“I dont see the need to as Jesus into your heart. Asking Jesus into your heart doesnt save but trusting in the Christ does. So wording really matters in my opinion.
Also telling somone to turn from their sin is works if your meaning to stop sinning. But if their meaning to turn to Christ then thats fine but I feel its not really needed because its implied in the sense of, if you’ve put your trust in Christ then you have turned to Christ and turned your back on sin.
Also I think using repentence pertaining to salvation complicates it because if you have believed (trusted in Christ) then you have repented at the same time. You’ve changed your mind about Christ; who He is and what He accomplished on the cross for your sins; His imputed righteousness upon trusting in the cross to forgive your sins.
So basically “believe on the Lord Jesus Christ for Salvation”.
If you have trusted(believed) in Christ then you have also [turned from your sin] and have [turned to Christ] and you have [Repented; changed your mind] about sin and its consequences simultaneously. Aren’t these things implied in believing and happen simultaneously?
So if someone preaches repent and believe and they are saying to change your mind and put your trust in Christ then that is fine. But unless Repentance is defined properly then I think it complicates things and makes it seem as two steps. Plus i think most people when they hear the word”repent” even pertaining to salvation then they think to stop sinning which is works.
And also like you said previously if someone says to commit yourself to Christ or make a commitment to Christ and believe then this woukd be adding works, would it not?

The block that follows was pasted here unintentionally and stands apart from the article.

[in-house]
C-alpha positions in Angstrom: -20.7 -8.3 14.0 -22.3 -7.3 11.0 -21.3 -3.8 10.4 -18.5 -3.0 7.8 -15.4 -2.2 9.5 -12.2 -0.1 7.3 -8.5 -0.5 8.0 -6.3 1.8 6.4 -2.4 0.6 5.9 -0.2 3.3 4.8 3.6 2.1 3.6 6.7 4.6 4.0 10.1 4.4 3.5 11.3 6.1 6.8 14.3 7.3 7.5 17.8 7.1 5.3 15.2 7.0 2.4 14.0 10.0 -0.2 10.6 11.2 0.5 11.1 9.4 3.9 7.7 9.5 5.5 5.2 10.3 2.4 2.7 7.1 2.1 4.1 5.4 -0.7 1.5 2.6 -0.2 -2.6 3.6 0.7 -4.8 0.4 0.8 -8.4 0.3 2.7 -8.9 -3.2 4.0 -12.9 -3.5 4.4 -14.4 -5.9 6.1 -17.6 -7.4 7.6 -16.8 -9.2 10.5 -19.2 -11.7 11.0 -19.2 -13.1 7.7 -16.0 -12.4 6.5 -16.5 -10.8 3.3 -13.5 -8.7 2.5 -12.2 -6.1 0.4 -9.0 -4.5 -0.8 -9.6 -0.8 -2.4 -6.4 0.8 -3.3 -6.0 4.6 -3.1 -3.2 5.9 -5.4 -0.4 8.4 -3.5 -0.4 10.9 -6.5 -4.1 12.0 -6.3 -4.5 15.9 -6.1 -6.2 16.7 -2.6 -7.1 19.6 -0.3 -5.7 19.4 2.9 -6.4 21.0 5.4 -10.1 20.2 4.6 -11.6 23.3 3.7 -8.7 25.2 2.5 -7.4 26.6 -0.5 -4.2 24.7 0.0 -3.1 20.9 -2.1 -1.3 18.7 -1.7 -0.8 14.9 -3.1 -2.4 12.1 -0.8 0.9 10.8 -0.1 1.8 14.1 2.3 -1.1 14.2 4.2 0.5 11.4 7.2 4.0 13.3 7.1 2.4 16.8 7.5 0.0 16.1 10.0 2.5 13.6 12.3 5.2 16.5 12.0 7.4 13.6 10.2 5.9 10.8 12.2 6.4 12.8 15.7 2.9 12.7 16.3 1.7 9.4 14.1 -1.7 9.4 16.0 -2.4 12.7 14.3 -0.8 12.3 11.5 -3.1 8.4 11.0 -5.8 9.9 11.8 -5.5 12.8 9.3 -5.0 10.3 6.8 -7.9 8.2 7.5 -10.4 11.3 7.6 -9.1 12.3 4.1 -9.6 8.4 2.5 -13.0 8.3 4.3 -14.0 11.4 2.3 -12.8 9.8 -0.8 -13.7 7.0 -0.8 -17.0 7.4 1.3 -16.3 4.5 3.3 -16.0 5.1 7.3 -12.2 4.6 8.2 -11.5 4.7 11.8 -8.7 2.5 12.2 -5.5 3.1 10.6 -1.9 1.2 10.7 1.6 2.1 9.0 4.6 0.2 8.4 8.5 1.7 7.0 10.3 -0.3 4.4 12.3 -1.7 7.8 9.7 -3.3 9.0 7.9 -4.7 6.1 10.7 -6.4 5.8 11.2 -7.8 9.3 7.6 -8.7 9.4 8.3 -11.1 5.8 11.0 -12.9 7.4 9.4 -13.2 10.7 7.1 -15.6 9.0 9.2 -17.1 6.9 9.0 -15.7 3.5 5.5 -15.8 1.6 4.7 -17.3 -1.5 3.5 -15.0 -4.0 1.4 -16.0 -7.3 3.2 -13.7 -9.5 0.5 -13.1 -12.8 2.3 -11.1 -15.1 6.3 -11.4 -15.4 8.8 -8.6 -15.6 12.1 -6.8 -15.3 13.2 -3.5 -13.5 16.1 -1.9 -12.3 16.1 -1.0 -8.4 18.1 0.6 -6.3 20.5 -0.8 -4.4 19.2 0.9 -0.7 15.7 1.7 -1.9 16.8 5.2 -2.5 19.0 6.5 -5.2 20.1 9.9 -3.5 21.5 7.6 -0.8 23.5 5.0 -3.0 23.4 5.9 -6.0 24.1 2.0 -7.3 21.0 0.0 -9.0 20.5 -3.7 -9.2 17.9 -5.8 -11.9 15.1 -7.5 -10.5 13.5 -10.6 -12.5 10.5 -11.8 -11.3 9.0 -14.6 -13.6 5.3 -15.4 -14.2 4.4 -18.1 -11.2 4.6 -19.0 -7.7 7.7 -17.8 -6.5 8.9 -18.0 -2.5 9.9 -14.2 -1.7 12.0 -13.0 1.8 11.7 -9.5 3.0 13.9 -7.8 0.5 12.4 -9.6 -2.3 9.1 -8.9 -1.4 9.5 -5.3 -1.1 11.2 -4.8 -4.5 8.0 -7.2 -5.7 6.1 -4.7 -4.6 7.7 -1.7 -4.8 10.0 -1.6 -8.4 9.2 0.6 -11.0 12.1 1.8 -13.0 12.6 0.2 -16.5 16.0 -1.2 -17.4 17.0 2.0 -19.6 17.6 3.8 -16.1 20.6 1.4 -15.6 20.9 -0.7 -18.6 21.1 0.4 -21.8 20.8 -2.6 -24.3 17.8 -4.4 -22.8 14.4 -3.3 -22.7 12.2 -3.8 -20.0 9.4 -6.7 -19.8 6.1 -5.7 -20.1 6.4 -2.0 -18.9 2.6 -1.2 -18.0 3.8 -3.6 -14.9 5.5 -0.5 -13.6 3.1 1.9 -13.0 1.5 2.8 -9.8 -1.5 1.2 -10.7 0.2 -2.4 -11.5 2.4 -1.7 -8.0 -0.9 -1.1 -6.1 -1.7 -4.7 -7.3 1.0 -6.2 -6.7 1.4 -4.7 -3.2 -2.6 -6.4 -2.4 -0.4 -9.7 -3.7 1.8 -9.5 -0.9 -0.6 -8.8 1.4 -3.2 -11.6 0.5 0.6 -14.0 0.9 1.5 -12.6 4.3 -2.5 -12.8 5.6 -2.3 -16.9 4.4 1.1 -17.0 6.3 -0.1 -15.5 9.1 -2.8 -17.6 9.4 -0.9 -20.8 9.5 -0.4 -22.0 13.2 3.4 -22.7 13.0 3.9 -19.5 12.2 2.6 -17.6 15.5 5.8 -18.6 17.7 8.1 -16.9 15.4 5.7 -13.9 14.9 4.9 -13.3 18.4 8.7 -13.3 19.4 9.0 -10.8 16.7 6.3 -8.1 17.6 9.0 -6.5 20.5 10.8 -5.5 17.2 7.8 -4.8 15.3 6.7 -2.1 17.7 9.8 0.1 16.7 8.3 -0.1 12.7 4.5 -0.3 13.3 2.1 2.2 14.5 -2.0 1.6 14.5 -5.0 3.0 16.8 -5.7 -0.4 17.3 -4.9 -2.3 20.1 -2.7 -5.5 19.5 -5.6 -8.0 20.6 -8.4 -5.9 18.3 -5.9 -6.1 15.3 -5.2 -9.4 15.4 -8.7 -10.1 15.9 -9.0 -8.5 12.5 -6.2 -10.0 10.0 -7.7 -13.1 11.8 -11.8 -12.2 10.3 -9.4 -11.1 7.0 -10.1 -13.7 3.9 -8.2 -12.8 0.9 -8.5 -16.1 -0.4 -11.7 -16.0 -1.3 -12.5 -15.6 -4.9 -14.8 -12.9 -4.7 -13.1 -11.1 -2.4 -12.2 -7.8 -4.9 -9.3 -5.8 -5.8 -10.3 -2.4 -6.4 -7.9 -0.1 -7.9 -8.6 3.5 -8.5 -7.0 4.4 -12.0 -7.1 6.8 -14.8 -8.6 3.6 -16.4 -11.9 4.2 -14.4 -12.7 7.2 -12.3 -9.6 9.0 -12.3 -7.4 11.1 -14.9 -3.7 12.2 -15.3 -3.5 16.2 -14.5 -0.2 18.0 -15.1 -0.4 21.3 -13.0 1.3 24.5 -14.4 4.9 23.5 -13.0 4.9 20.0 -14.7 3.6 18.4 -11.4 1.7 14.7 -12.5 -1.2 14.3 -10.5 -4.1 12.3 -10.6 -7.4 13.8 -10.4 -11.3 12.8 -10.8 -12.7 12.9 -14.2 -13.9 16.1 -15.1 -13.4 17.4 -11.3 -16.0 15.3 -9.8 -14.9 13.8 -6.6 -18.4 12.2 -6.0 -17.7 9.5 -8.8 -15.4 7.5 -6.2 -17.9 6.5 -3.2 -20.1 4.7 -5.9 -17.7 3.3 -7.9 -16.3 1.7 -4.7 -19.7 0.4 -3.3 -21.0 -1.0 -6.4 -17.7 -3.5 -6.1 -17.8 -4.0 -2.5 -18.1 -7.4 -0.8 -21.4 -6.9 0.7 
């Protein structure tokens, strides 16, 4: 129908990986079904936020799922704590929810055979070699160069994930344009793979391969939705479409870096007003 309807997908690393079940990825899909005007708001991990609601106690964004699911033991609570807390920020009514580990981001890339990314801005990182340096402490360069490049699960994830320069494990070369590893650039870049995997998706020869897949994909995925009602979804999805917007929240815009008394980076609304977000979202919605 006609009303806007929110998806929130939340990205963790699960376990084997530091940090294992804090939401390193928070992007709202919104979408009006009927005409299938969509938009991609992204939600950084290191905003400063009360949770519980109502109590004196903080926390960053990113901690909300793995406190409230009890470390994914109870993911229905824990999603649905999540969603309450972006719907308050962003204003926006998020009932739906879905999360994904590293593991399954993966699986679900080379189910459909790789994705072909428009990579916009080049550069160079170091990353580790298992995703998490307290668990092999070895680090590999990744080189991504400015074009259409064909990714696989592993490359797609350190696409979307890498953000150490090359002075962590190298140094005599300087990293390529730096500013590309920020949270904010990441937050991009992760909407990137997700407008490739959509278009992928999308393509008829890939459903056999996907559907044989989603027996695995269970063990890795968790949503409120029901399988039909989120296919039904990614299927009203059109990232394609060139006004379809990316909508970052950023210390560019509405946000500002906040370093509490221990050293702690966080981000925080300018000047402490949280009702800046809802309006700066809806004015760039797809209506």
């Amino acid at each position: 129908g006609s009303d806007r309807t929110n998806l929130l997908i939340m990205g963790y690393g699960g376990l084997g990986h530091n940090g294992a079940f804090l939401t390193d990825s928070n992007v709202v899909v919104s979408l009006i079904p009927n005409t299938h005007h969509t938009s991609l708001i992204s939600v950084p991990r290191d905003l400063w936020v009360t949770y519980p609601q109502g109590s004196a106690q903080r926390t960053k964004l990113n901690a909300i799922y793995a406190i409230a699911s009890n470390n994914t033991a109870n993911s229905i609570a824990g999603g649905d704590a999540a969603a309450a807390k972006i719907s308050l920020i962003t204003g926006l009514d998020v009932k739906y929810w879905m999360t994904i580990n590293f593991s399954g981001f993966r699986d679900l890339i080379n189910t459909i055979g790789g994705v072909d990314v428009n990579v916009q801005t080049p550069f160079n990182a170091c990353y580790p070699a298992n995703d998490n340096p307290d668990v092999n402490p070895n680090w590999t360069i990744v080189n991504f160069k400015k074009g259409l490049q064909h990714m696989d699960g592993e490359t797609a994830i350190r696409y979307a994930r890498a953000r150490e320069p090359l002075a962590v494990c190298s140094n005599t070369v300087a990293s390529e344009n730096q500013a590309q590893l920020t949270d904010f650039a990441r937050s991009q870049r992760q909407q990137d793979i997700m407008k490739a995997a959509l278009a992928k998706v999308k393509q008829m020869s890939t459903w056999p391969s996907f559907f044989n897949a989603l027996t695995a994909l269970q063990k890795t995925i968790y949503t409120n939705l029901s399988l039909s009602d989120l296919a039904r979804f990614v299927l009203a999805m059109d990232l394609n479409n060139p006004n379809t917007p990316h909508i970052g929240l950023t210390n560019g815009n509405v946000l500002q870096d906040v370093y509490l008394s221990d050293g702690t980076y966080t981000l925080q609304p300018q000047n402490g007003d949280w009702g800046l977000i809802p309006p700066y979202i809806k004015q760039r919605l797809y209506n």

I guess committing to Christ could be implied in the process of believing but to tell some to commit to Christ and believe is 2 steps and adding to the gospel.
Just to clarify here is an article that explains “asking Jesus into your heart” for salvation:
Scott, a person cannot become a Christian by asking Jesus into their heart. Rev 3:20 does not support this idea–see my study there. However, many people before they become Christians pray this prayer. I believe it is a prayer of positive volition for them, whereby they later find that they have to trust the death of Christ for their salvation.
Grant yes that is my point of posting the previous article!!
Words matter and clarity matters when preaching Salvation. I here people give their testimony that they “gave their life to Christ” or “asked Jesus into their heart” and I get concerned because I do not here them say that “They put their trust in the Cross for the forgiveness of their sins”.
(My heart concern is for possible false converts from lack of clarity of the Gospel).
Even the sinners prayer needs to be explained that its not about reciting a prayer but salvation is only by belief (trust).
This short article illustrates “wrong responses to the Gospel”
“Sinners Prayer” – Biblical?
Scott, I agree with the essential point.